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AFC - Match Report
match report 1927-28 fixture list
Div 1 (Old) 
14/01/1928
 
Aberdeen 6 - 0 Clyde
Kick Off:  2:30 PM   Bruce, Cheyne, Black, Smith 15, Love 27, Bruce.        
Attendance: 9,000
Venue: Pittodrie Stadium, Aberdeen
ABERDEEN IN RAMPANT FORM. Six Goals Against Clyde.
Clyde's six goal defeat by Aberdeen at Pittodrie scarcely gives a fair indication of the West f Scotland team's play, which in the first period certainly merited something in the way of scoring. There were periods when the pressure was very severe, and it was only the inability at close quarters to force the ball into the net which accounted for Clyde's failure. And Blackwell?s goalkeeping was very good. Aberdeen, however, were by far the better team, and at times outplayed their opponents. It should be pointed out that Gribban, the Clyde inside-right forward, was hurt early in the second period and was not able to do much for his side afterwards. The best for Clyde were Fraser, Blair, Young, Hood, and Hassan, and for Aberdeen, the most outstanding were Blackwell and all the forwards - Love, Cheyne, R. Bruce, Lawson, and Smith. Smith and love in the first half, and Bruce (2), Cheyne, and Black in the second were the goal scorers. Black's powerful drive, which got the sixth goal, was the best of the lot. There were over 8000 spectators. The game was played in persistent rain.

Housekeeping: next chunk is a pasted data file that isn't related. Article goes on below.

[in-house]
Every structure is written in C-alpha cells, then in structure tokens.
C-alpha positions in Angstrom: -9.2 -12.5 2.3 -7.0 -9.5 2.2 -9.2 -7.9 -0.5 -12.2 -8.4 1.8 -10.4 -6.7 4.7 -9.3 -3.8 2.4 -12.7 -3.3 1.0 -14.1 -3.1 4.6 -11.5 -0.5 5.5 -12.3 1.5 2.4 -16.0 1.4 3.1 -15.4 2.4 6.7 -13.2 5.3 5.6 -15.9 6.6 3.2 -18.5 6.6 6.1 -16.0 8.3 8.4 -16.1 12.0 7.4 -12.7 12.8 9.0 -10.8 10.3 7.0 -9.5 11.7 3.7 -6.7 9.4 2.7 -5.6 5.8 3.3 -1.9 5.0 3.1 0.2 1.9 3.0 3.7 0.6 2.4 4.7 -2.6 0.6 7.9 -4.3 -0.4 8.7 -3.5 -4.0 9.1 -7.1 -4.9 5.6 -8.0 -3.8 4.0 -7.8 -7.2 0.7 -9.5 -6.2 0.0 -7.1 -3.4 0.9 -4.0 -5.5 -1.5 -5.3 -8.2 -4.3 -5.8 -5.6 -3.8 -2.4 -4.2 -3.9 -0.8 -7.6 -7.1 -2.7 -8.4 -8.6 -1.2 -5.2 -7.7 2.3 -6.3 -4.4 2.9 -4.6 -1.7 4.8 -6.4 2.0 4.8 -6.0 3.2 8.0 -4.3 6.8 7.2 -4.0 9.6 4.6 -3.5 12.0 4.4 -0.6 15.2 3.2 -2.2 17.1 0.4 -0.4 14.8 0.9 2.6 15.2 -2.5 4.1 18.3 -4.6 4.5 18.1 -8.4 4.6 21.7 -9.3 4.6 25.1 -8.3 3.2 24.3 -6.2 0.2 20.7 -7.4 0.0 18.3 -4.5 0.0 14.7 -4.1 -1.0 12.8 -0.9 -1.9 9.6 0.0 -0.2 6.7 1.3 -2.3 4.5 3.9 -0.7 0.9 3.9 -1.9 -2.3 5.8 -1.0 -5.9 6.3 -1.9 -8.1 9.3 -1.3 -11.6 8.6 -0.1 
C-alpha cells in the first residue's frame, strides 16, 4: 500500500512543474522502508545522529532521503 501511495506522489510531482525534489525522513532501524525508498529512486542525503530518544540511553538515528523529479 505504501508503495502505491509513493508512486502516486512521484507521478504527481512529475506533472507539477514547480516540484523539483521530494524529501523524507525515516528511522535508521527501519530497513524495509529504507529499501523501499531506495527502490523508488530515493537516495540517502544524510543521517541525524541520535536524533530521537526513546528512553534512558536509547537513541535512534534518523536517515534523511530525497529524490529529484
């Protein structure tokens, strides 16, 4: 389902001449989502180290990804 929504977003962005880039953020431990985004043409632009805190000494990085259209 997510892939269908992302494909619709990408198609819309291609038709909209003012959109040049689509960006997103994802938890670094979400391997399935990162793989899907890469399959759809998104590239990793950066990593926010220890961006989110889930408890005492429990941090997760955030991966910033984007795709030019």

Source: The Scotsman, 16th January 1928

 
Aberdeen gave their best display of the season against Clyde, whom they defeated at Pittodrie on Saturday by six clear goals. This score, the biggest of the season, did not flatter the Dons, who played as a team, not as individuals. Clyde were a strong, bustling combination, but that was all. They fought bravely against great odds, but there was little or no understanding between the different divisions. When it came to real football, the visitors were outclassed. It has to be admitted, of course, that the Shawfield forwards were unfortunate not to score on at least two occasions; but, on the other hand, it may be said that Aberdeen's total might have been double what it was. The Pittodrie attack has not been so deadly in its shooting since the season opened.

Cheyne at His Best

I think everyone will agree that the chief reason for the success of the team was the brilliance of Cheyne at inside right. He was the brains of the Aberdeen attack, and, further, he had a big say in four of the goals, besides registering one himself. Cheyne had been off form for several weeks prior to the New Year, but it cannot be denied that since the advent of 1928 he has shown us in no uncertain manner that his lapse was only a temporary one. His control work against Clyde was magnificent, while his passing was the essence of accuracy. That he did not score more than once cannot be put down to bad shooting on his part. He shot well and often and with good direction, two of his deliveries striking the woodwork.